My 23-year-old son came strolling in to where I was lying down and dangled a handgun over my face.
"What kind is it?" I asked.
"A Glock 19," he said.
I immediately sat up.
Although I shot an M-16 rifle during a summer trip with a Birthright-type program to Israel in my teens, I never handled a handgun of any kind.
And probably like a lot of people, I always secretly wondered whether, in a terror attack (lo aleinu) if I could just pick up a gun and shoot it?
Did it involved some kind of technical know-how? What about the safety mechanism that needs to be unlocked?
Here was my chance to gain a skill I'd always wanted: handling a common handgun.
My first mini-moment of truth hit when my son showed me how to ready the gun for shooting—basically, to release its safety feature.
Since I do not know the proper terms (and couldn't immediately access the websites that might tell me), I need to rely on descriptions here.
First of all, the top part of the gun slides back.
So you grip the handle with one hand and grab the sliding-back thingy with the other, and slide back the thingy, then instantly release it so it "cha-chings!" back into place.
(Imagine not a tinkly "cha-ching!", but a growly baritone "cha-ching!"—like how a sasquatch might say "cha-ching!")
Now it's ready to shoot.
That action ("cha-ching!") is called lidroch in Hebrew, but for the life of me, I cannot remember the proper term in English. I suppose you rarely hear the term in English, but it sure comes up a lot in modern Hebrew.
(Google Translate only showed me translations for trampling & stomping, which is the correct word, but wrong usage for this context.)
On my first try, I could not even budge the thing though I wrestled with all my might to move the sliding thingy with my dominant hand (the right hand).
My son restrained himself from laughing too hard, and very nicely kept encouraging me: "Harder! Harder—yeah, like that! More! More!"
His face bright with amusement, he alternated between repeatedly showing me how to do it and calling out instructions in an encouraging tone of voice as I wrangled with the sliding thingy.
You could tell he was thinking something like, I know that with enough determination, my Ima can surely cha-ching that gun!
With his unfaltering belief in my abilities, I managed to cha-ching it on the fourth or fifth try.
(To succeed in life, you just need one person who really believes in you.)
Anyway, I practiced cha-chinging it several times until he was satisfied, but continued to find the procedure cumbersome & strenuous.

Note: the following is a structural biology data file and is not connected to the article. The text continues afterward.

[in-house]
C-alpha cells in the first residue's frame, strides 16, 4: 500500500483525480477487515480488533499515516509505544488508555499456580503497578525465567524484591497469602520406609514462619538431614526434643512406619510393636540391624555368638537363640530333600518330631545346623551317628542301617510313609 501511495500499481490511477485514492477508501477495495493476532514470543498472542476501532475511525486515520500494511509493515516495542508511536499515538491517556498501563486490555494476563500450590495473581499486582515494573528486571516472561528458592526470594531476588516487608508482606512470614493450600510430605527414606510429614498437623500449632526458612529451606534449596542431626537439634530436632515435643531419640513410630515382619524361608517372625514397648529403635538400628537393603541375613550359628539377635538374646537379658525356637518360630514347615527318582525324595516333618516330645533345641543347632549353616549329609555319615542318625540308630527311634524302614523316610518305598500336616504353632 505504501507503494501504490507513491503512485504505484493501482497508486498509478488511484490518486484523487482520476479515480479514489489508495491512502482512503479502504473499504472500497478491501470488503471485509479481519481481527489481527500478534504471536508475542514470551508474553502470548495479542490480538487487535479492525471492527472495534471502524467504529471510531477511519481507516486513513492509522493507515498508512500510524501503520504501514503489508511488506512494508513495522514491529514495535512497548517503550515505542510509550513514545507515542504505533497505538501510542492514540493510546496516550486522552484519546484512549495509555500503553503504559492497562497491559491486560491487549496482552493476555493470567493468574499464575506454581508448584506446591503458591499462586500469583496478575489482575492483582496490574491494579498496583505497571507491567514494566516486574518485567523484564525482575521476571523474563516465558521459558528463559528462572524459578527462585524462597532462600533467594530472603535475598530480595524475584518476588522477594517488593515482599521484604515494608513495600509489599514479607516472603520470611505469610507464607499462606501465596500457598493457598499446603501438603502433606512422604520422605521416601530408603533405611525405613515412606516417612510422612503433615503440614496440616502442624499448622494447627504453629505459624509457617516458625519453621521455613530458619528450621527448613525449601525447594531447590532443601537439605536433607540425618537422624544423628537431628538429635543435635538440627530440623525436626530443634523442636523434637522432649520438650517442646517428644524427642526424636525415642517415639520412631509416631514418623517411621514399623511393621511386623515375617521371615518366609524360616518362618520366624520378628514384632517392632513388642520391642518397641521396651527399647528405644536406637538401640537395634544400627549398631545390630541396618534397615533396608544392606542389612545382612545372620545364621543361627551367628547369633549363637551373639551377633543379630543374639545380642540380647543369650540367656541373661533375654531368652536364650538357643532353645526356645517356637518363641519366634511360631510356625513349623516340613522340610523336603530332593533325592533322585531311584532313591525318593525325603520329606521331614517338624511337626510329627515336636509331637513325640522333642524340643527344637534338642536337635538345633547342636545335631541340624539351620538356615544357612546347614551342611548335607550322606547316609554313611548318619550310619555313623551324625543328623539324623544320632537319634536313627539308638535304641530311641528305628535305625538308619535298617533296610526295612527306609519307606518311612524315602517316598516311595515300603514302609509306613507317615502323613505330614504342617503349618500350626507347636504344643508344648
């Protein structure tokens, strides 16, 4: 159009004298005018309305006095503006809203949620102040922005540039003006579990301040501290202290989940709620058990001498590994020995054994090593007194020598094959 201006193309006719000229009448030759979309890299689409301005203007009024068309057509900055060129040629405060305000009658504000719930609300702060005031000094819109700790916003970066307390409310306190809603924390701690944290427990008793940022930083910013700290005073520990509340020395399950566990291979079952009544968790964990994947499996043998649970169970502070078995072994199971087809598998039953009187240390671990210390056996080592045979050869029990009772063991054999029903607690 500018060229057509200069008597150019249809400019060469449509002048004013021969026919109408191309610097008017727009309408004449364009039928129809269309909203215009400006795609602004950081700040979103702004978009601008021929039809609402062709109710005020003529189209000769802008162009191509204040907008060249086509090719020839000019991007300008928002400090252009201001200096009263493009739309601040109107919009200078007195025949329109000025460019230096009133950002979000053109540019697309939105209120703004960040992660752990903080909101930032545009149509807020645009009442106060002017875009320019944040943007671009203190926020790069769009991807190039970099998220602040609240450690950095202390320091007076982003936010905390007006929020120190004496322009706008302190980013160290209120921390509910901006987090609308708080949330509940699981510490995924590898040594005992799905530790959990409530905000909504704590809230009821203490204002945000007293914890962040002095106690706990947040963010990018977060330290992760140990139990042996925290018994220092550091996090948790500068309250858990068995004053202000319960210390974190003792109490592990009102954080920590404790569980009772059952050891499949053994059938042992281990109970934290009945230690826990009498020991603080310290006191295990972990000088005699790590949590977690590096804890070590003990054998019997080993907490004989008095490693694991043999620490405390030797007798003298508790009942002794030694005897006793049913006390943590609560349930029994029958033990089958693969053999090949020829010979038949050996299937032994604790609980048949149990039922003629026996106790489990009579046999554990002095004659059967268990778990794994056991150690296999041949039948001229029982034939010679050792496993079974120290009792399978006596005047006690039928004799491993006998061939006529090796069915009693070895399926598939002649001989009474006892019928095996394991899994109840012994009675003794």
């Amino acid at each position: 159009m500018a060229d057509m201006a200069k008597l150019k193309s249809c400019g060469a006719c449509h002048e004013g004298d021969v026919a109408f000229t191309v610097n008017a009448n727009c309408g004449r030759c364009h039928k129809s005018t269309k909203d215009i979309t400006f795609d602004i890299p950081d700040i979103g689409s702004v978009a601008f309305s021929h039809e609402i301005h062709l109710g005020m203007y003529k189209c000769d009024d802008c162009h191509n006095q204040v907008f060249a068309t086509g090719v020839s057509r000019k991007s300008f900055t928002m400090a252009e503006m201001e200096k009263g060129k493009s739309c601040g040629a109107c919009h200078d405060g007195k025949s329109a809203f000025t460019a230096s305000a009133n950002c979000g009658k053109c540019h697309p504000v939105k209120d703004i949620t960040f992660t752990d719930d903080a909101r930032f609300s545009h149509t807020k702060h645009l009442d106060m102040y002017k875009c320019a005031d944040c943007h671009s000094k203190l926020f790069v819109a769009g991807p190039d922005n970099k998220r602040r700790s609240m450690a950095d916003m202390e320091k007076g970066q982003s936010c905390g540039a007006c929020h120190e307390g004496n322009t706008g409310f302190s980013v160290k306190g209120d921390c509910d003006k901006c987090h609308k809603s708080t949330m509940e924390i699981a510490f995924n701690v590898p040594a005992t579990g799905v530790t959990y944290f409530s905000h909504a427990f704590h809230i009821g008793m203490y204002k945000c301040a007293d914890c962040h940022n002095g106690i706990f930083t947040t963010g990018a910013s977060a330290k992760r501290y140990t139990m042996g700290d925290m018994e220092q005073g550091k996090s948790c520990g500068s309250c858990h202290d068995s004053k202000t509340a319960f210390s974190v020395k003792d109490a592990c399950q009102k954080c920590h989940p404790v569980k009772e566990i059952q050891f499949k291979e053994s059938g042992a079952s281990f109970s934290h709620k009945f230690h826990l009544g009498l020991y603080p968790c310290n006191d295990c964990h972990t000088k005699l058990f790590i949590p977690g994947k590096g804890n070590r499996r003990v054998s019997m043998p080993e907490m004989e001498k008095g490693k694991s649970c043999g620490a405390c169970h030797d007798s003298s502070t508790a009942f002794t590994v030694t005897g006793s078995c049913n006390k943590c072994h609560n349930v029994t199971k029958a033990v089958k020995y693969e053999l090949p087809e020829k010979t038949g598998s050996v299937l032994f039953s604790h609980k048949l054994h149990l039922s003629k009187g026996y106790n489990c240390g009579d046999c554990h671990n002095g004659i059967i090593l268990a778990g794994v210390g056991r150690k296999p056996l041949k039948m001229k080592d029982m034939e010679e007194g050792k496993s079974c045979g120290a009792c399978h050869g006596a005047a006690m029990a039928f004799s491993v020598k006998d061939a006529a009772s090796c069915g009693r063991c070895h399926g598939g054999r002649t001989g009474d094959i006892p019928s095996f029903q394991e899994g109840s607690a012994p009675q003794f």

Even worse, to accomplish the process most swiftly, a right-handed shooter needs to cha-ching the sliding thingy with the weaker & clumsier left hand.
My heart plummeted as the moment-of-truth dawned in its full glory:
Any situation that ever depends on me cha-chinging a gun means all is lost.
My son reassured me that in an actual crisis situation, I could just pick up a gun that had already been cha-chinged and start shooting straight away—which isn't such good news for the owner of the gun, if you think about it.
But my newly discovered lack of skill for a basic action I hadn't realized took real skill & strength now dissipated any hero fantasies like a puff of dandelion fuzzies.
This disappointing moment-of-truth drilled in even deeper when my son took me through the second part of handling a gun: the actual shooting.
(I forgot to say the gun remained empty of bullets throughout this entire episode.)
While immediately catching on to the proper aiming of the Glock, I realized just how difficult that is to achieve with a moving target—or especially when someone is bearing down on you.
Then my son insisted that I hold my arms straight out when I shoot.
He said holding the gun too close with cozily bent arms messes up the aim and also allows too much kickback.
But the gun was so HEAVY.
How do people manage those things with one hand?
While it chirked me up to both learn a new skill & enjoy quality time with my firstborn, the reality of yet another aspect of life being MUCH harder than it looks in the movies evaporated any hero fantasies.
I guess that also living in modern-day Israel, and hearing about these situations in which a passer-by needed to use the gun of a frightened cop or a temporarily incapacitated security guard to neutralize a terrorist...it makes you wonder if you could rise to the occasion too.
Even though the actual chance of finding oneself in such a situation is so low, one really doesn't need to worry about it, but I think hearing about these situations makes people secretly wonder if they could rise to the occasion.
And now I know I can't.
Yet Again, We See that Hollywood Does Not Reflect Real Life
But it also reinforces the happy principle reiterated in Tehillim (Psalm) 20:8:
Eleh varechev v'eleh vasusim—v'anachnu b'Shem HASHEM ELOKEINU nazkir!
These trust in chariots and these trust in horses, but we—we mention the Name of the Lord our God!
And that's the best.